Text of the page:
Manage Heat Stress in Your Show Livestock Projects

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We’ve hit the hottest days of summer just as many livestock exhibitors are preparing for county and state fairs. No matter the hours of work and preparation you’ve put into your livestock projects, heat stress is a challenge to plan for and manage.

While we typically think about heat stress in extreme temperatures, the reality is that anytime the temperature exceeds 70 degrees livestock are adversely affected. Heat stress causes increased respiration rate, suppressed appetite, fatigue and dehydration, all signs of a lowered immune response. When we think about these traits and the way they affect production, it becomes very evident that the strenuous expectations we put on our show livestock to perform at the highest level and look exceptional while doing so clearly becomes a challenge.

As managers, it is imperative that we follow best practices and implement some simple, but important steps to ensure fewer setbacks due to heat stress and in turn, experience greater success with our show livestock projects.

First, take a proactive approach, and don’t just react to the temperature changes. Watch the weather, and make wise decisions. It is a lot harder to bring down livestock’s body temperature once they are hot than it is to manage it before it rises.

Next, manage your facility, and make sure it is comfortable for your animals. Be sure your animals can get out of direct sunlight into a shaded setting. Managing air flow and temperature is very important. Whether your facility at home has fans, misters, or even an elaborate cooler, controlling airflow is crucial. If you can provide an environment that minimizes exposure to the direct sunlight and allows for air to move through, even in the most extreme heat, you can drastically reduce the outside temperature. Keeping bedding wet down and misting water in the air will also help cool the air that fans push through your facility.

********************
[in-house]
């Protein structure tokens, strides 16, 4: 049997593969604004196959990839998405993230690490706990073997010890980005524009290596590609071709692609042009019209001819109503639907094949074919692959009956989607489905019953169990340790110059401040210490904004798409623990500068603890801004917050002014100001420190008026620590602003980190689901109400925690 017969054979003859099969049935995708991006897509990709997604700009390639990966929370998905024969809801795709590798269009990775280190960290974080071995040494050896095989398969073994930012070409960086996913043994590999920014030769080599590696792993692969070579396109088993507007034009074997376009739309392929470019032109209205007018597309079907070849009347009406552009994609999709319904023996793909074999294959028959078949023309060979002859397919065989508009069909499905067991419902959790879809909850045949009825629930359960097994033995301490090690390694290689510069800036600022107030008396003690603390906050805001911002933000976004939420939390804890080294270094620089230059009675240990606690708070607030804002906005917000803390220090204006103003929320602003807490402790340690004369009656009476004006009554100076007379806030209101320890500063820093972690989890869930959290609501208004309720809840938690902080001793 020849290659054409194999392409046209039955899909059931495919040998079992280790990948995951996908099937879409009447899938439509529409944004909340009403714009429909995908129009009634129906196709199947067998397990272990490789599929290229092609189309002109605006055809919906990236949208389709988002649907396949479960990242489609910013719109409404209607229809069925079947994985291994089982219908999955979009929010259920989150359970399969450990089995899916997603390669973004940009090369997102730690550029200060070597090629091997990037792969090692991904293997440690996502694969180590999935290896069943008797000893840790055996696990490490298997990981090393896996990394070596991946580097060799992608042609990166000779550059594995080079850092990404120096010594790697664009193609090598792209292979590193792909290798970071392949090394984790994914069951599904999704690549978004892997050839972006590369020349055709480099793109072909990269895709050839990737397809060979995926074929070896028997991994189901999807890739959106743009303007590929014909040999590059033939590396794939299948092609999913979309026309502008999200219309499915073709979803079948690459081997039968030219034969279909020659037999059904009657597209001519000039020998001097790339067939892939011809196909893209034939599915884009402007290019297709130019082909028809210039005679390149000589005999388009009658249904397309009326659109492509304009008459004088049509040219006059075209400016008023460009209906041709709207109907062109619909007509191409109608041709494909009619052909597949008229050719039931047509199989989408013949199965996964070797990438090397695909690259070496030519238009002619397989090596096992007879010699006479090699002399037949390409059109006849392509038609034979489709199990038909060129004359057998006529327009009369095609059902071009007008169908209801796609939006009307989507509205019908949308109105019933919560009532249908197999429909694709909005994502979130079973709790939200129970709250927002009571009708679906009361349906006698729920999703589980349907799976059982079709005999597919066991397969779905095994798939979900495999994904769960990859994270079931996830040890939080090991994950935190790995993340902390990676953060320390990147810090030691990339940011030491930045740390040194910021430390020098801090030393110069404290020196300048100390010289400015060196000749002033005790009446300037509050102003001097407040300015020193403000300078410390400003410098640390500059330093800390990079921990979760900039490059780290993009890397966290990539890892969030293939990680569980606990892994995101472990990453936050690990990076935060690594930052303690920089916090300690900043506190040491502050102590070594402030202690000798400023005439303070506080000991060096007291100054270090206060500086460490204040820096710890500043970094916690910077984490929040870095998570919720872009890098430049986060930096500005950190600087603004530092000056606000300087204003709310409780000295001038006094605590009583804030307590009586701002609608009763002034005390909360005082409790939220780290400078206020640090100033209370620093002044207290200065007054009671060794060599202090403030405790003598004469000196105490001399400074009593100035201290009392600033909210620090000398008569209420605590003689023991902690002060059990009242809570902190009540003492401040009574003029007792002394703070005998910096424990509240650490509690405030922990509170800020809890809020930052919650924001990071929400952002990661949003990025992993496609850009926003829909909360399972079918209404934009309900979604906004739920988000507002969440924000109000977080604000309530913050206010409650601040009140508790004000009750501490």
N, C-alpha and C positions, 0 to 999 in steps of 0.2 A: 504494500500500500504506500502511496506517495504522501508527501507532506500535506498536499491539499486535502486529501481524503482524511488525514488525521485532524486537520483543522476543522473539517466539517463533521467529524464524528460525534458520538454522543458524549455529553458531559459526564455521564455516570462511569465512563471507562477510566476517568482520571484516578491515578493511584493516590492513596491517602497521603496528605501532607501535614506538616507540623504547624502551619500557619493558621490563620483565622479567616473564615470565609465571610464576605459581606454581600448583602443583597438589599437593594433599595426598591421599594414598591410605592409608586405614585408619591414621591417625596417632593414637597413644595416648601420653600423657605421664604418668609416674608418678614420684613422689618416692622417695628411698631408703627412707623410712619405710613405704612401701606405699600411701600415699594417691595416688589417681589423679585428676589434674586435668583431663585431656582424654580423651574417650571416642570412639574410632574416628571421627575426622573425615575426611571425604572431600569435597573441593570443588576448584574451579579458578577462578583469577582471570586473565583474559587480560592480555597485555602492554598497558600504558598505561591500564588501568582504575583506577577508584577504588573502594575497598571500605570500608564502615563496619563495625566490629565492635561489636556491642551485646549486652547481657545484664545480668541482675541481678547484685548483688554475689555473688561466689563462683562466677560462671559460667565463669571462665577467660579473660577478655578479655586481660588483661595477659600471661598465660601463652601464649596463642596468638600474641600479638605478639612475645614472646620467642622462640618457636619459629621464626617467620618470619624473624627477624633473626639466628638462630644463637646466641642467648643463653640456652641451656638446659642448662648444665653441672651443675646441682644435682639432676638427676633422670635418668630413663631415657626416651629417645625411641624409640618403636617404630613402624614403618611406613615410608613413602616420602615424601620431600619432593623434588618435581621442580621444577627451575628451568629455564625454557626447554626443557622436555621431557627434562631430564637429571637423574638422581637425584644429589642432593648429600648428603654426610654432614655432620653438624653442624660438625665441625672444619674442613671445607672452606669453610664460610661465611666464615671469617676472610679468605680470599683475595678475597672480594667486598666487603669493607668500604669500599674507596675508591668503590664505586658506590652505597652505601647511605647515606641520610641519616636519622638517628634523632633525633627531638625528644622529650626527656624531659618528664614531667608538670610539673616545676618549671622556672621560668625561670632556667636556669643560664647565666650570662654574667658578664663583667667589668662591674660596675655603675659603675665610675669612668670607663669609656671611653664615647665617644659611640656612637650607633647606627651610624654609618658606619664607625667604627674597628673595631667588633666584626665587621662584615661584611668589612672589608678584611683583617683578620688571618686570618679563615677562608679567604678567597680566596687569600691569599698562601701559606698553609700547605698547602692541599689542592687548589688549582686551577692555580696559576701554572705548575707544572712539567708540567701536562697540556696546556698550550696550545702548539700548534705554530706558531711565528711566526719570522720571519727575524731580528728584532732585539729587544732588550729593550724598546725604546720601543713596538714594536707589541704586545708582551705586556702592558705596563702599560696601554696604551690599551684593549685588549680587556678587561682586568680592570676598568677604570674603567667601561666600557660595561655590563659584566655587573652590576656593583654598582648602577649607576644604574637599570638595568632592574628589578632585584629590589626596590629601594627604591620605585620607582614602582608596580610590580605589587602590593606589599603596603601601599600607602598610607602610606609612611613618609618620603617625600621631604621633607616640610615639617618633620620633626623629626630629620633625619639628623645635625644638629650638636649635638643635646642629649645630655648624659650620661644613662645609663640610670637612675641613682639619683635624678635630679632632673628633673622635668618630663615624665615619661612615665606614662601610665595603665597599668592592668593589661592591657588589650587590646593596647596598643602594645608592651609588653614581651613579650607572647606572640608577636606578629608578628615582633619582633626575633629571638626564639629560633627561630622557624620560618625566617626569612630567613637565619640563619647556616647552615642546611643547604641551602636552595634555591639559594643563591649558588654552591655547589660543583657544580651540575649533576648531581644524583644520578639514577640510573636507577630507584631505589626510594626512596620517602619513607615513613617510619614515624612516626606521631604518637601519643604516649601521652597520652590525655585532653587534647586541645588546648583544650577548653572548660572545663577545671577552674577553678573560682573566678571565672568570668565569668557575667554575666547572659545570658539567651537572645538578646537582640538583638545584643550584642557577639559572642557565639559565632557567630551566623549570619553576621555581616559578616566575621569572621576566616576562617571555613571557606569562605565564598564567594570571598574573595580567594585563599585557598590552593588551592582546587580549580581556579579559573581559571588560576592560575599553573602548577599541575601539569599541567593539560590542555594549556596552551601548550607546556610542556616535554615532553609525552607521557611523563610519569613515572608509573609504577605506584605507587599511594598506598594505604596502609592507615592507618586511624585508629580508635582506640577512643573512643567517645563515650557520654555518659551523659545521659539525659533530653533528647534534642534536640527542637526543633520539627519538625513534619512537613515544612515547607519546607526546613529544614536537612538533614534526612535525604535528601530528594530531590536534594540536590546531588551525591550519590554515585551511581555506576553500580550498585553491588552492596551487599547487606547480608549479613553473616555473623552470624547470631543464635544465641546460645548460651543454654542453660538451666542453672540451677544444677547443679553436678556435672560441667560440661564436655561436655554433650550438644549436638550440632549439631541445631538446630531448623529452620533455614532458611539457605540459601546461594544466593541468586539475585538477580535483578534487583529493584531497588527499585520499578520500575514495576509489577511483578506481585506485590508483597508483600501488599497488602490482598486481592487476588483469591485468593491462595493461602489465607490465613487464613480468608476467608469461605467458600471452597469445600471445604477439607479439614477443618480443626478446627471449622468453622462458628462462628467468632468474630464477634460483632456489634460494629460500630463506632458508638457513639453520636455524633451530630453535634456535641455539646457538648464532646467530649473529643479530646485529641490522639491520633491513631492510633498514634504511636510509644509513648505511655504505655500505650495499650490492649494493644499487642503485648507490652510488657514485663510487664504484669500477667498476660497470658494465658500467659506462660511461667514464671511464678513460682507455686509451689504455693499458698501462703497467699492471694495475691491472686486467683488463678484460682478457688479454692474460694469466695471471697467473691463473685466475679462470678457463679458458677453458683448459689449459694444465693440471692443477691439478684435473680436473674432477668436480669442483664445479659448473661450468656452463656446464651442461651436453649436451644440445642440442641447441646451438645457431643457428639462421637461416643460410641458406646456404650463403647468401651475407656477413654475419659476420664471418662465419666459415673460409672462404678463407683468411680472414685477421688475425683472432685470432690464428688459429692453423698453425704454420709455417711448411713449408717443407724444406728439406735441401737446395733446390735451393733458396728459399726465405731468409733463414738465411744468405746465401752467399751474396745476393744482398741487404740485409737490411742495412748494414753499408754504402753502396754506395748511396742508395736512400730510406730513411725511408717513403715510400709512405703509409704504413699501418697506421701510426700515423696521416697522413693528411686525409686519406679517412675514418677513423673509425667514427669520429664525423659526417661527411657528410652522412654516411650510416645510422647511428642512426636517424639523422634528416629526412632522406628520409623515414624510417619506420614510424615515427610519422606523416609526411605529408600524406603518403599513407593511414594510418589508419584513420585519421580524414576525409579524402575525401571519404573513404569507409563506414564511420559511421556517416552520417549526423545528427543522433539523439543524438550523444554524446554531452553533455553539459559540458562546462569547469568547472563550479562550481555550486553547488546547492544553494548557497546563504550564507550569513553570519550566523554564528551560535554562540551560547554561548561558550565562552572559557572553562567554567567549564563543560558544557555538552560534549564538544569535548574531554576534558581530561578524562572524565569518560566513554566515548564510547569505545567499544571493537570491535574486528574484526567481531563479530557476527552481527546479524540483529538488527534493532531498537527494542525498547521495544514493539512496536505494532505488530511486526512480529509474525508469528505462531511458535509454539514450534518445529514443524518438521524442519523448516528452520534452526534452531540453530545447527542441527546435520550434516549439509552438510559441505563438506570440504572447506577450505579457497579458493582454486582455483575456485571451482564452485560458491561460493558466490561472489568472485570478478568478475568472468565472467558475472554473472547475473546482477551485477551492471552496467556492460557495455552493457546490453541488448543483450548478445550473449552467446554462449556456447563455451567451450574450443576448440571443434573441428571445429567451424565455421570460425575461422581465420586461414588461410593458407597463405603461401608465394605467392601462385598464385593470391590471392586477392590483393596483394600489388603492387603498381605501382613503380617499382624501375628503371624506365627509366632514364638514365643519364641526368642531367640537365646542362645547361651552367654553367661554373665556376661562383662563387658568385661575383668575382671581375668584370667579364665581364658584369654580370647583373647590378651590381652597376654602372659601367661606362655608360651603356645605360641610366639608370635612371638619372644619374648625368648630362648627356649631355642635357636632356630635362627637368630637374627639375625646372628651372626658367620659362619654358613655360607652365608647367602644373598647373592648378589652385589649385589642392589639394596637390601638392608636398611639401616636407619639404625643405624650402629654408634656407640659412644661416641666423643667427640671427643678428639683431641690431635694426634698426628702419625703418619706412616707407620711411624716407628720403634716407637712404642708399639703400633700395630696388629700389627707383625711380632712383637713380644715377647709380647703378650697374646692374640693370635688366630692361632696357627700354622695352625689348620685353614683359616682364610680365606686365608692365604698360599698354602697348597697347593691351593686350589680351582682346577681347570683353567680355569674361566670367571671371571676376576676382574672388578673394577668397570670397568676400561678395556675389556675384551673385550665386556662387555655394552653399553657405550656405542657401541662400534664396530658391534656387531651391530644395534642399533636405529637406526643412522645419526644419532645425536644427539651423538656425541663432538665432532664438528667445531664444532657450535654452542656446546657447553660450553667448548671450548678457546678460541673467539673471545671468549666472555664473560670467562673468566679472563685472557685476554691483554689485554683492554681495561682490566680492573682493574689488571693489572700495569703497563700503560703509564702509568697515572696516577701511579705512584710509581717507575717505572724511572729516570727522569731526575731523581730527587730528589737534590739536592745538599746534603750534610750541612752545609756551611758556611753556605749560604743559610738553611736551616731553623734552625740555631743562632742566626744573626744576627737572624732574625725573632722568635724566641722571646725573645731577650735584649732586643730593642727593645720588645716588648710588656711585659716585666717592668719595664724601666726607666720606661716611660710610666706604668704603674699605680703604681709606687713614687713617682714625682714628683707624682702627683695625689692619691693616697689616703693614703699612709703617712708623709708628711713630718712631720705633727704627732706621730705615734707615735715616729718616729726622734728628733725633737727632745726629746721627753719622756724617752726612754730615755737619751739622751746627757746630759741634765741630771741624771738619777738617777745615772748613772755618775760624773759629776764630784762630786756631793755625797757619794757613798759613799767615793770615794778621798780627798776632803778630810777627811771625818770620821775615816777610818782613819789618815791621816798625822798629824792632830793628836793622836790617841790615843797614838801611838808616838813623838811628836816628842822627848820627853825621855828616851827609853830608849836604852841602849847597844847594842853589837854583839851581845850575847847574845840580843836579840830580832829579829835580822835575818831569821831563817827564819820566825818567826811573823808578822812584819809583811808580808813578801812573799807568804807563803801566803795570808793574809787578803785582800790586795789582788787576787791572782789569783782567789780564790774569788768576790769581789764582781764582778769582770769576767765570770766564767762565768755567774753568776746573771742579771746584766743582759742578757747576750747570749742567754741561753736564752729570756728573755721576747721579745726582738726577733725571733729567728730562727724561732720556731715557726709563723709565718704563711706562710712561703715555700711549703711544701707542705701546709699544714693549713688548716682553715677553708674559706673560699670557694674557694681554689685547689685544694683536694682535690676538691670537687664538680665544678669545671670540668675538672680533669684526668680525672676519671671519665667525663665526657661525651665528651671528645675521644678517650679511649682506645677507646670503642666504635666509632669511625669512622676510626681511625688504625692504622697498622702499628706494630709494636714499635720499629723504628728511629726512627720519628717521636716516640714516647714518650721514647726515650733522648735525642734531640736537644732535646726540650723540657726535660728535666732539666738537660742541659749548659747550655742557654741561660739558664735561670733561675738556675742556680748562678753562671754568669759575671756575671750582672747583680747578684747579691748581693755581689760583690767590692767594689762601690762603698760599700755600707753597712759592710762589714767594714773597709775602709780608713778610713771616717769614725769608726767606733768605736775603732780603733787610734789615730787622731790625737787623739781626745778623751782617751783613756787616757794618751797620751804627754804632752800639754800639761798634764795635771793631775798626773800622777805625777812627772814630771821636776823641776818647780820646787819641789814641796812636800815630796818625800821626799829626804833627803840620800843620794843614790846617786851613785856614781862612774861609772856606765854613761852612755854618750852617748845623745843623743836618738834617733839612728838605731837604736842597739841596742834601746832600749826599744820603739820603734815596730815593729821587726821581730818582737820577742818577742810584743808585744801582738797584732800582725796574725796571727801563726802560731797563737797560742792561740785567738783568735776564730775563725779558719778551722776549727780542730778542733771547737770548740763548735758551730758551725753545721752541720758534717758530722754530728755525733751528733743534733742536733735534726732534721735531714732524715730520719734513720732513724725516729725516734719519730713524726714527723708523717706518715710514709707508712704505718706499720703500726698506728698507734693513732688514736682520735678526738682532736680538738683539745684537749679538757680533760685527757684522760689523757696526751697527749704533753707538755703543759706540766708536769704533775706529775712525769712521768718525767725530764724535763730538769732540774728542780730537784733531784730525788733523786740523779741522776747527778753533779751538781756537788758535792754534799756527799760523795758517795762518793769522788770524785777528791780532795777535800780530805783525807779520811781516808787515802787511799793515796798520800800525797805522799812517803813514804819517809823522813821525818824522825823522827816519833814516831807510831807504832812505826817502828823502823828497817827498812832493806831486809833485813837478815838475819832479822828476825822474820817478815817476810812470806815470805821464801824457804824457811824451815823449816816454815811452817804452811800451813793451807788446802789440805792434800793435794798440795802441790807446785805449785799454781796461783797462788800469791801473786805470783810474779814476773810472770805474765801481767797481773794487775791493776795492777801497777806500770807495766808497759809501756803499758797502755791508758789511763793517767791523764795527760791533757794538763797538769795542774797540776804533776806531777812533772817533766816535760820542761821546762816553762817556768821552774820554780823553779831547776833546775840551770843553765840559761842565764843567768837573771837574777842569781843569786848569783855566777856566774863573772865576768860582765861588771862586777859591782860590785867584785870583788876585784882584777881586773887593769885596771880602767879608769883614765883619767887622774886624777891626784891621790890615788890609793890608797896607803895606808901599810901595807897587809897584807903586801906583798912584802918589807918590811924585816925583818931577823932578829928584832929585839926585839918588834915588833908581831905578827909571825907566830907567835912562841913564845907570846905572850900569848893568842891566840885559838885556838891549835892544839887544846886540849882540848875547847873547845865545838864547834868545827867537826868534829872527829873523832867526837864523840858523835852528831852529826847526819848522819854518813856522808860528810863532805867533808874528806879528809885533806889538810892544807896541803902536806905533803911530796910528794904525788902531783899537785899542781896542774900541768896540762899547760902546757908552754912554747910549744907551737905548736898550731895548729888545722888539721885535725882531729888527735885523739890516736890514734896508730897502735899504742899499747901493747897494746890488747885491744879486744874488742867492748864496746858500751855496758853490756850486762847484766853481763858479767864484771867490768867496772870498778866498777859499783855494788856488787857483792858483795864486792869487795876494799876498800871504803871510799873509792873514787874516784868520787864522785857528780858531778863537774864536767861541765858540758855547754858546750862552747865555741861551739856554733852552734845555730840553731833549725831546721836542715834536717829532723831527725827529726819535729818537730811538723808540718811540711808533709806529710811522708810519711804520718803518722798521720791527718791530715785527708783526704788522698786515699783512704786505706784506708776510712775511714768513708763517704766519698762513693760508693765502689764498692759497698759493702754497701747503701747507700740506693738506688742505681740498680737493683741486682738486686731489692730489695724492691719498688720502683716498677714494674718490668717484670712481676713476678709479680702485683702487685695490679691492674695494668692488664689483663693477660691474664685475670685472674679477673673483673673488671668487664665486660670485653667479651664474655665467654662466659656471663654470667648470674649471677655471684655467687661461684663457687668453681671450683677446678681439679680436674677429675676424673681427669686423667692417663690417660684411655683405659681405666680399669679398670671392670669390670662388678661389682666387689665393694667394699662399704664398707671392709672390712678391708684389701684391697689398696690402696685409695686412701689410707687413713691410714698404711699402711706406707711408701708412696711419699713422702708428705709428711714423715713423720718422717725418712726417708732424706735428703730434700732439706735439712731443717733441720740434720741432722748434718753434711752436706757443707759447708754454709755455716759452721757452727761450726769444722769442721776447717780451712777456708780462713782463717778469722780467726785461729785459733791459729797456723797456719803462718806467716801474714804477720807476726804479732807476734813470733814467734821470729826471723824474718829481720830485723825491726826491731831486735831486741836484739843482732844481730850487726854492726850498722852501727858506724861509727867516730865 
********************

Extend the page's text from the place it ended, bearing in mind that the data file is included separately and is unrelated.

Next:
As the temperature rises, consider modifying your feeding program to accommodate cooler periods. Just like humans, livestock don’t want to eat when it is extremely hot. Feed earlier in the mornings so they have a chance to eat and be moved into the barn before it gets hot. Also pay attention to the location of their water supply. Smaller troughs provide more water flow and result in cooler water. Make sure lines that serve as water sources are not exposed to heat resulting in the water in the lines to get extremely hot.

Rinsing animals with cool water multiple times a day will help drop their core temperature better than anything else you do. When rinsing, focus on cooling their underline and head as it will help cool them faster. Don’t just get them wet, but allow cool water to run over them a while to help drop their body temperature.

It doesn’t take long for livestock to feel the impact of heat stress when they are removed from the comforts of a temperature-controlled environment.  It is essential to think about this prior to leaving for a show. For cattle that have been kept in a cooler it is very important to raise the temperature of the cooler a week to 10 days ahead, every day slowly increasing the thermostat to help them acclimate. Taking them straight from a cooler to a hot show will cause extreme stress which will ruin your opportunity for success. Sure Champ® has a new product called Climate Control Paste, which is proving to drastically help in the acclimation process that we suggest using a week to 10 days before a show. It helps all show livestock species handle heat stress by lowering the animal’s body temperature by increasing blood flow in a safe, fast and natural way.  Keeping livestock on the paste through the show has proven to keep them more relaxed, cool and comfortable, resulting in better appetite and higher energy levels allowing them to look their best on show day.

Strategically plan when you haul to shows. During hot periods of the year hauling at night is the most ideal to help reduce the time they will be exposed to the heat of a trailer. Make sure you have adjusted ventilation on trailer to allow for adequate air flow while traveling.

Most importantly once you arrive to the show it’s critical to maintain the same schedule of caring for your stock. Continue to feed early and maintain body temperature by keeping animals rinsed regularly and under fans. It’s easy to get excited to see your friends and lose focus on your projects, but lots of preparation and time have been put into your animals so it’s critical to continue your same routine at the show that you have done at home. Heat stress can be a challenge at shows but can also be turned into an advantage for those who prepare properly. Stay positive, stay cool and prep to win!

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